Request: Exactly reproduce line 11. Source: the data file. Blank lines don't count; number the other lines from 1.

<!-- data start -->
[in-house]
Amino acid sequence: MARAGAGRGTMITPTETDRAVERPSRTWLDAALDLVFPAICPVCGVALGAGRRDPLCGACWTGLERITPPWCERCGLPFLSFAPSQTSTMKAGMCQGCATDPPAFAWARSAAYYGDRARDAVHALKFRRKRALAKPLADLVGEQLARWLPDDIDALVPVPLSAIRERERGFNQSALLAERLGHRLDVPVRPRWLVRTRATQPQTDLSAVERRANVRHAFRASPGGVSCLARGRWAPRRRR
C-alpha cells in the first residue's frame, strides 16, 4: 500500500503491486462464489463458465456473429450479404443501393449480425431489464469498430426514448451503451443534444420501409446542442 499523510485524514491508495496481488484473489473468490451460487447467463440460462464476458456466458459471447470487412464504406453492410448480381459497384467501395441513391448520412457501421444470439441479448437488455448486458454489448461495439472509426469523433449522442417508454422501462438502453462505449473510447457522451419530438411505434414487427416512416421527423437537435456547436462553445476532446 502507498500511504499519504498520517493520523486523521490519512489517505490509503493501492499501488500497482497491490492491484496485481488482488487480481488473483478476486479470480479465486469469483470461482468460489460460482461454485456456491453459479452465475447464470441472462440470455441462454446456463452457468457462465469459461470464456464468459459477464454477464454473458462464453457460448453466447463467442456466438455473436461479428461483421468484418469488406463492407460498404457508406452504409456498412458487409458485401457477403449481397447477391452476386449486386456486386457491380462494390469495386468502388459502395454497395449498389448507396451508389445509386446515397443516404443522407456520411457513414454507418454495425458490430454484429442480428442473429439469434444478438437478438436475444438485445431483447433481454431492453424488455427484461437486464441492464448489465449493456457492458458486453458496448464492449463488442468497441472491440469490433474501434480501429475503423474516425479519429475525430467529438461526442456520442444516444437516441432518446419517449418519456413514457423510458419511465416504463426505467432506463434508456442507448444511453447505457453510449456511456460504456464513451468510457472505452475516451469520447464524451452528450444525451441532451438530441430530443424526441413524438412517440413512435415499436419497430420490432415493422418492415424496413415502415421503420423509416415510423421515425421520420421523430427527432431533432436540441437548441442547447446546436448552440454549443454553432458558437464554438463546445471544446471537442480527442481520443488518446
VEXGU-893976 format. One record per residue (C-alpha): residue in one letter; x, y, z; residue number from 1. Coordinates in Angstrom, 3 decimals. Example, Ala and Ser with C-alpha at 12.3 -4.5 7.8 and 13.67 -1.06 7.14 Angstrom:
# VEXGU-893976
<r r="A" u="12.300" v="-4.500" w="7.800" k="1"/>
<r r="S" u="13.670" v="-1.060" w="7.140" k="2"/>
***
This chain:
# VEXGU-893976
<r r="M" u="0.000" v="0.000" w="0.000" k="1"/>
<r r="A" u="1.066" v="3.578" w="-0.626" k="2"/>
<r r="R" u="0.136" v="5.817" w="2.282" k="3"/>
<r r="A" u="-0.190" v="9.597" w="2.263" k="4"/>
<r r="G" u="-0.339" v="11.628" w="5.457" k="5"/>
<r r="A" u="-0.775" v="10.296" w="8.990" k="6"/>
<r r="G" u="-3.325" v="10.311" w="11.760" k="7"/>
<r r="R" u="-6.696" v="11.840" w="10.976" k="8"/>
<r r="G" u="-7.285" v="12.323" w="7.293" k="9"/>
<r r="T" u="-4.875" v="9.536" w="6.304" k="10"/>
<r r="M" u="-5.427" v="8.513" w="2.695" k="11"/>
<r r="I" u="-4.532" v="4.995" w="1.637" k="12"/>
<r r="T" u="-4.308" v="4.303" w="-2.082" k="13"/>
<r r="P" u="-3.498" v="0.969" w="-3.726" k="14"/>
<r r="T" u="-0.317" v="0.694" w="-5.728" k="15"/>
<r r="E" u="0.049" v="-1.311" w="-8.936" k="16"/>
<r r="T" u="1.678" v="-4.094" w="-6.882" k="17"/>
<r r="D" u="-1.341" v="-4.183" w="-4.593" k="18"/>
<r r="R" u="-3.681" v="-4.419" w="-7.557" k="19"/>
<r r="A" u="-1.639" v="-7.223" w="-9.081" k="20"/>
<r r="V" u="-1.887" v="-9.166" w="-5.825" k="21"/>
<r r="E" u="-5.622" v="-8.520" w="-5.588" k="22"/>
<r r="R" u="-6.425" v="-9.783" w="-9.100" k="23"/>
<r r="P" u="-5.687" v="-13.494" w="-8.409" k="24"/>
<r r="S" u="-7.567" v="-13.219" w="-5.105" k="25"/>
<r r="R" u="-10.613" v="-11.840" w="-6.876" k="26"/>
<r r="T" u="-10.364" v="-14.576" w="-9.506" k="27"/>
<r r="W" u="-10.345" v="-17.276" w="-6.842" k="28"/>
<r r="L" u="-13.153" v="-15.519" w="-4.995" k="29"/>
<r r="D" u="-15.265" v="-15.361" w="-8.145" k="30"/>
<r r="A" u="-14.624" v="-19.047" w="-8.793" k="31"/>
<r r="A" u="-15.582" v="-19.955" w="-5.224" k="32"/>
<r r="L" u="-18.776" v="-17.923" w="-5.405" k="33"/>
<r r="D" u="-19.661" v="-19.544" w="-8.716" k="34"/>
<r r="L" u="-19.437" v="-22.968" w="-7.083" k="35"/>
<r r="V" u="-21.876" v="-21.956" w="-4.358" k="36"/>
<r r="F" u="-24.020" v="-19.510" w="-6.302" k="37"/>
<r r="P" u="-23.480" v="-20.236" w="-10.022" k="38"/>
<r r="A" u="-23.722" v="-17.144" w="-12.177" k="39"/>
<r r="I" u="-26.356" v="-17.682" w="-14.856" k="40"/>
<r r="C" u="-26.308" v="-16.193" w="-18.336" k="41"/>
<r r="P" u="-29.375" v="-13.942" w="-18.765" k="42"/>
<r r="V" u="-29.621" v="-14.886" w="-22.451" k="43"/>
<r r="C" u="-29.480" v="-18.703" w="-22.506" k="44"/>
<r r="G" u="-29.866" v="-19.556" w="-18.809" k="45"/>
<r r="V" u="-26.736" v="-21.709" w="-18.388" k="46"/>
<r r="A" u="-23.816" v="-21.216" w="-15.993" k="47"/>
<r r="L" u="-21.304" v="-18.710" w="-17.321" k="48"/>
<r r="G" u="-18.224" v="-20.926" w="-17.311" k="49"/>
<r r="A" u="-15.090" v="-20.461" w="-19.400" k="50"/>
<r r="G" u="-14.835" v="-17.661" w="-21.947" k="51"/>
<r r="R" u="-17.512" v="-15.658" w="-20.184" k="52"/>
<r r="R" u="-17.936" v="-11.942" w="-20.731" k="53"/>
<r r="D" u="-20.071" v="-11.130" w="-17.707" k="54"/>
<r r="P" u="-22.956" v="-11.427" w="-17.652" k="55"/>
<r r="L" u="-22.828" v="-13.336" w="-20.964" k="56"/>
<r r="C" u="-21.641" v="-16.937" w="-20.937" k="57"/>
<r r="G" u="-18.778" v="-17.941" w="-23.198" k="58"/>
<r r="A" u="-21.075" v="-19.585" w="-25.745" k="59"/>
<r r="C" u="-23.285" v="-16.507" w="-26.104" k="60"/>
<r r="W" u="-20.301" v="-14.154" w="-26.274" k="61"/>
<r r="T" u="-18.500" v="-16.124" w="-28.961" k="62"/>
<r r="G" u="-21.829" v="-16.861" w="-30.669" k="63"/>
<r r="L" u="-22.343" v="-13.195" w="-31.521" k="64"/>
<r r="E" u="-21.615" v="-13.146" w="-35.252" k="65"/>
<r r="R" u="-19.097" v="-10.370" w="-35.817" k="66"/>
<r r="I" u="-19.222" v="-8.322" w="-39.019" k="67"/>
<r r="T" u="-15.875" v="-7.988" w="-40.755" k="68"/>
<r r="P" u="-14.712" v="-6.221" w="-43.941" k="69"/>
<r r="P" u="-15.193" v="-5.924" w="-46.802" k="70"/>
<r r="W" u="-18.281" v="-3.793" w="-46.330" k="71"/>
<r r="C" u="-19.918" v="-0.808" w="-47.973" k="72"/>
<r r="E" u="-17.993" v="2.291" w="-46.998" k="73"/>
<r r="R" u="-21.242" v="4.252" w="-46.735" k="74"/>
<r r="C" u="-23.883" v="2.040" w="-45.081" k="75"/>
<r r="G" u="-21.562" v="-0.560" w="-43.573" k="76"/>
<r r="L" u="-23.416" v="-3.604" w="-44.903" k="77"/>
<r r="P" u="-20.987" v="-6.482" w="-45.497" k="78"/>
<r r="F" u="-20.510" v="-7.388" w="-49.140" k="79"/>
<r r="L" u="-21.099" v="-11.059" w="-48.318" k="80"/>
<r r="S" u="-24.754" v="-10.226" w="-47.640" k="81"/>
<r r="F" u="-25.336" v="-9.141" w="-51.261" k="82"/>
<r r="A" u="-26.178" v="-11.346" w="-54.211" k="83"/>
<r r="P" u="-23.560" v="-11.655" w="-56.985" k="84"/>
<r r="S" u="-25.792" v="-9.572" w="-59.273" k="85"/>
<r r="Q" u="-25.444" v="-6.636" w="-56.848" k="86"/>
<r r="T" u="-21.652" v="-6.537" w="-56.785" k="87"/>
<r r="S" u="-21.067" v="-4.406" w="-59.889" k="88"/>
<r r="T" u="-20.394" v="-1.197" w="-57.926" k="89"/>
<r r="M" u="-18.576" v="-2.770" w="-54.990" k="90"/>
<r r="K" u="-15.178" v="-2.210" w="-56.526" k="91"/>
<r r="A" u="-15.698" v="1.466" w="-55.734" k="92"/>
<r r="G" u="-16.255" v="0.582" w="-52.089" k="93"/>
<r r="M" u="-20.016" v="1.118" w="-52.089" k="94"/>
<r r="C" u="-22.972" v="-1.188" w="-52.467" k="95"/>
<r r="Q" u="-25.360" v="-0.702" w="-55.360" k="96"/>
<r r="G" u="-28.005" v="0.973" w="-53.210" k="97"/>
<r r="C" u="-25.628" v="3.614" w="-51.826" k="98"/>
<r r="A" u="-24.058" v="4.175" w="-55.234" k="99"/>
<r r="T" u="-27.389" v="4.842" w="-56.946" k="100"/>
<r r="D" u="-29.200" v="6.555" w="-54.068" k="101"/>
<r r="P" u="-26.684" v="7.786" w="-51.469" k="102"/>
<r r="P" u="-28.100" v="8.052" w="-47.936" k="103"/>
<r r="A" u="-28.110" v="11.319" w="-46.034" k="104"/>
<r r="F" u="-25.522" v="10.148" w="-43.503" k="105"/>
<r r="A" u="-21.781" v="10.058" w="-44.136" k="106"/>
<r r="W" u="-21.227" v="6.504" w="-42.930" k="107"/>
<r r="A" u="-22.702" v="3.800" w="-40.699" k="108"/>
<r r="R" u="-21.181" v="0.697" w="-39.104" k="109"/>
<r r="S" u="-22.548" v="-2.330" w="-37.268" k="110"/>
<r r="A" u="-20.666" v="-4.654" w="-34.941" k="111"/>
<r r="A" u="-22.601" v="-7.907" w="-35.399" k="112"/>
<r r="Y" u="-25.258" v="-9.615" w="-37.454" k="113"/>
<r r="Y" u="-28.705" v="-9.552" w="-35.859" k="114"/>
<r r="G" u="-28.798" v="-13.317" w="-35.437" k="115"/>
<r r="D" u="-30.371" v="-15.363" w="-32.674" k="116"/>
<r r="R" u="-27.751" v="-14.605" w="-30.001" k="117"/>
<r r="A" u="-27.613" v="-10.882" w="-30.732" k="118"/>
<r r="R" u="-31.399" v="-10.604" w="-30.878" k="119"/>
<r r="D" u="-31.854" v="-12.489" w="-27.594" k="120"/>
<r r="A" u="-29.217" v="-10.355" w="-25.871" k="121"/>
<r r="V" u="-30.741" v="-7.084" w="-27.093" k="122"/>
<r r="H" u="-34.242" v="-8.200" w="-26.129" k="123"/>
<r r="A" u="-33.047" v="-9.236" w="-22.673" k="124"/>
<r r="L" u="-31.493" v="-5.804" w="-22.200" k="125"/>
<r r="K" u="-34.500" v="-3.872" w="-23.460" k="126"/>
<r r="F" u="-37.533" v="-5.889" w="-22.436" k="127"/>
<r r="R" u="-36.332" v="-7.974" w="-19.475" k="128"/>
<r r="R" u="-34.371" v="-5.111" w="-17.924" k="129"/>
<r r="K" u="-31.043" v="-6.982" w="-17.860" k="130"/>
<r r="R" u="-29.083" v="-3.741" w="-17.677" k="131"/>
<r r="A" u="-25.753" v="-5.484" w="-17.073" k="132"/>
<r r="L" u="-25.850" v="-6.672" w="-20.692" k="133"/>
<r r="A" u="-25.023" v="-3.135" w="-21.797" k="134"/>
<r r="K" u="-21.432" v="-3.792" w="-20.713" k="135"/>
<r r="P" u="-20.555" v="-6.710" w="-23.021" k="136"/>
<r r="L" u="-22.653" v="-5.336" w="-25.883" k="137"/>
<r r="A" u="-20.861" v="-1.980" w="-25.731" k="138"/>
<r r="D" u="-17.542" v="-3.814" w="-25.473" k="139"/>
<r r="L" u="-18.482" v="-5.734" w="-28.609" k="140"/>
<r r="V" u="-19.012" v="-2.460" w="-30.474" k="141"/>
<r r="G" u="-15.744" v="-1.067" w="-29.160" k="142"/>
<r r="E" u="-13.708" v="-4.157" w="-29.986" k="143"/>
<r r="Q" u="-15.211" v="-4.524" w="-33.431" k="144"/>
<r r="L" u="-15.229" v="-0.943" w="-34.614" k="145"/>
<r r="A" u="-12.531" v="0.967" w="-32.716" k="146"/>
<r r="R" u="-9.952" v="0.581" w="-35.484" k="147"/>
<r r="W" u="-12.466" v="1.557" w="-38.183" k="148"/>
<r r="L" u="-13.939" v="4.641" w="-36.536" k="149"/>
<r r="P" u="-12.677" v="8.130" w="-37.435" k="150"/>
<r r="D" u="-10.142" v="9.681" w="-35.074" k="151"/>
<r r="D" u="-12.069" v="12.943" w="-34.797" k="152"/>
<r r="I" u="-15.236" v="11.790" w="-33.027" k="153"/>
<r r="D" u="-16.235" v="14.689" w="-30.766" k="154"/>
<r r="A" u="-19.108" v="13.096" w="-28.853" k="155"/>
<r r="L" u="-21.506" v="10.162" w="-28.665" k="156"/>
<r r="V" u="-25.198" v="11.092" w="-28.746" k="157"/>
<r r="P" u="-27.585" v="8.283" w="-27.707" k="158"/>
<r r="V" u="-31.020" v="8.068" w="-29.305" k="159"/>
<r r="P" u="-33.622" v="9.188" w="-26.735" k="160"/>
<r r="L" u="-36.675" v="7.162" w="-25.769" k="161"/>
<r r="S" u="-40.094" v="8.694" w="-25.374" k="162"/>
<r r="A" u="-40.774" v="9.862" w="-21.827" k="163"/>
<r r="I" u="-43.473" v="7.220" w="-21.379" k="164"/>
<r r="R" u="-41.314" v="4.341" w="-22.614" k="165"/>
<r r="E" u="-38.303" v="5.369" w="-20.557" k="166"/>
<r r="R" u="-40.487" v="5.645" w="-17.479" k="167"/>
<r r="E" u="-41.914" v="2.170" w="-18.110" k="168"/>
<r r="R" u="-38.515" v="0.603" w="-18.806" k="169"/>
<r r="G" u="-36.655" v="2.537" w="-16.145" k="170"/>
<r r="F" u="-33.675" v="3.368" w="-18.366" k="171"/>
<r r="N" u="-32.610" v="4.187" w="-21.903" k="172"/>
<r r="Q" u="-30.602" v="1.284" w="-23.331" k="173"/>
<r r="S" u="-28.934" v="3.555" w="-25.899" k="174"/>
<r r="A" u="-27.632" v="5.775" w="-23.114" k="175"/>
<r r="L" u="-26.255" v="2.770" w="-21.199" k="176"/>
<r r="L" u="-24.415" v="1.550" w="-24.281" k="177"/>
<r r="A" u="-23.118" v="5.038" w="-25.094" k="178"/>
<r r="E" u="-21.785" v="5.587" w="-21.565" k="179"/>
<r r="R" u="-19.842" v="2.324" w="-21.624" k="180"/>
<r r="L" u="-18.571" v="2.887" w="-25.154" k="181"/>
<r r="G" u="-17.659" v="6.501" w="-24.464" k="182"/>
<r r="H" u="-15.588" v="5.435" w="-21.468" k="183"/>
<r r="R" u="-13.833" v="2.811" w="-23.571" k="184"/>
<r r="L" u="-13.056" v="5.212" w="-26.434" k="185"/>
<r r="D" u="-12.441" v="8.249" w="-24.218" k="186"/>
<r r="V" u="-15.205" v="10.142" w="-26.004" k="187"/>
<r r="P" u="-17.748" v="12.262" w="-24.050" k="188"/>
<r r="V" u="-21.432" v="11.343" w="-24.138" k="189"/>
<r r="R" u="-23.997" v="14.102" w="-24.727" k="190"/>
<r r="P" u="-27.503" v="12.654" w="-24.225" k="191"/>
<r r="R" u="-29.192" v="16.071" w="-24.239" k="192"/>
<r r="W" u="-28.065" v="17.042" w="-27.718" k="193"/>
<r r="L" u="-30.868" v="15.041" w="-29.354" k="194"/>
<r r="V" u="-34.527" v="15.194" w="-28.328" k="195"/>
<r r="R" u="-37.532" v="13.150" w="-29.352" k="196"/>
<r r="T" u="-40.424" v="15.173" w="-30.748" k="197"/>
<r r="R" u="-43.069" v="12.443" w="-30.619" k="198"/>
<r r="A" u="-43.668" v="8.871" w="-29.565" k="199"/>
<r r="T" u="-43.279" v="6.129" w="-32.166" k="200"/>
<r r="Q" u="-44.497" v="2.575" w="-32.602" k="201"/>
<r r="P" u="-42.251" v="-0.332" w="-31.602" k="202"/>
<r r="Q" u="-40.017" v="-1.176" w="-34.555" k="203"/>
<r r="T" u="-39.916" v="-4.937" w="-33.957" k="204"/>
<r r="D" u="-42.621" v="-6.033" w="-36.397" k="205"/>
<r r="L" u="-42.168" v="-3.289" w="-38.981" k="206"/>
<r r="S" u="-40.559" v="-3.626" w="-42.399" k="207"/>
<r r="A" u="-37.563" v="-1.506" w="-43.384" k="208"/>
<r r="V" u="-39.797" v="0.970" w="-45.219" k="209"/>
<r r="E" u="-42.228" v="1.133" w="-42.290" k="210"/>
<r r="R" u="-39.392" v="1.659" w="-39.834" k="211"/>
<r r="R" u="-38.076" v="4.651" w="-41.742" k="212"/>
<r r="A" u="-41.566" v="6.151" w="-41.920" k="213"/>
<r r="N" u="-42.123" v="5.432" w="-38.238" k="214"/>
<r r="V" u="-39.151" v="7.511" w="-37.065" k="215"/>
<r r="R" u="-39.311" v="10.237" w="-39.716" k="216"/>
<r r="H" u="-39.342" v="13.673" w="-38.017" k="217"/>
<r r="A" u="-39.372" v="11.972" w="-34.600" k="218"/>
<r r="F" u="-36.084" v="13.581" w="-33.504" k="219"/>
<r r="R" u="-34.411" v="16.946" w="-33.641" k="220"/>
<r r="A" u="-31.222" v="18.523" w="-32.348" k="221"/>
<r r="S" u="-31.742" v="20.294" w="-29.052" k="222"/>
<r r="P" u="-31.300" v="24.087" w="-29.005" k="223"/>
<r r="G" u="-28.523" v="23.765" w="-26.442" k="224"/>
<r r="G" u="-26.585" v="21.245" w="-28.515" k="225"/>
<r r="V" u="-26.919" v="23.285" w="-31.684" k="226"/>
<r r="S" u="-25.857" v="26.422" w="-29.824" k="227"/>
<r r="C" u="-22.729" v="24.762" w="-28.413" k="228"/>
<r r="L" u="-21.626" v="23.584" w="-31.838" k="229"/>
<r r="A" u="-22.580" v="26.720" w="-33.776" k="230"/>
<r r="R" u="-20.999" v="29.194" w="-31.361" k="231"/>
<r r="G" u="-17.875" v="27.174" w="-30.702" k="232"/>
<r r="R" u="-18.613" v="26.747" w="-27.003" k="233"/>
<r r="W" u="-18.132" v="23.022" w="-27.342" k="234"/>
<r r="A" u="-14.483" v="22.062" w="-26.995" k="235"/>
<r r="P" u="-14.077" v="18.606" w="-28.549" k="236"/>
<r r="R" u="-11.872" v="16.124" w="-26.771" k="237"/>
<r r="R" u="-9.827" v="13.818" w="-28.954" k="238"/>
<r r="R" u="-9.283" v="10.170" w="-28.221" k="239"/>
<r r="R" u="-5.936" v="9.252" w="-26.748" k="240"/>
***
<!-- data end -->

<r r="M" u="0.000" v="0.000" w="0.000" k="1"/>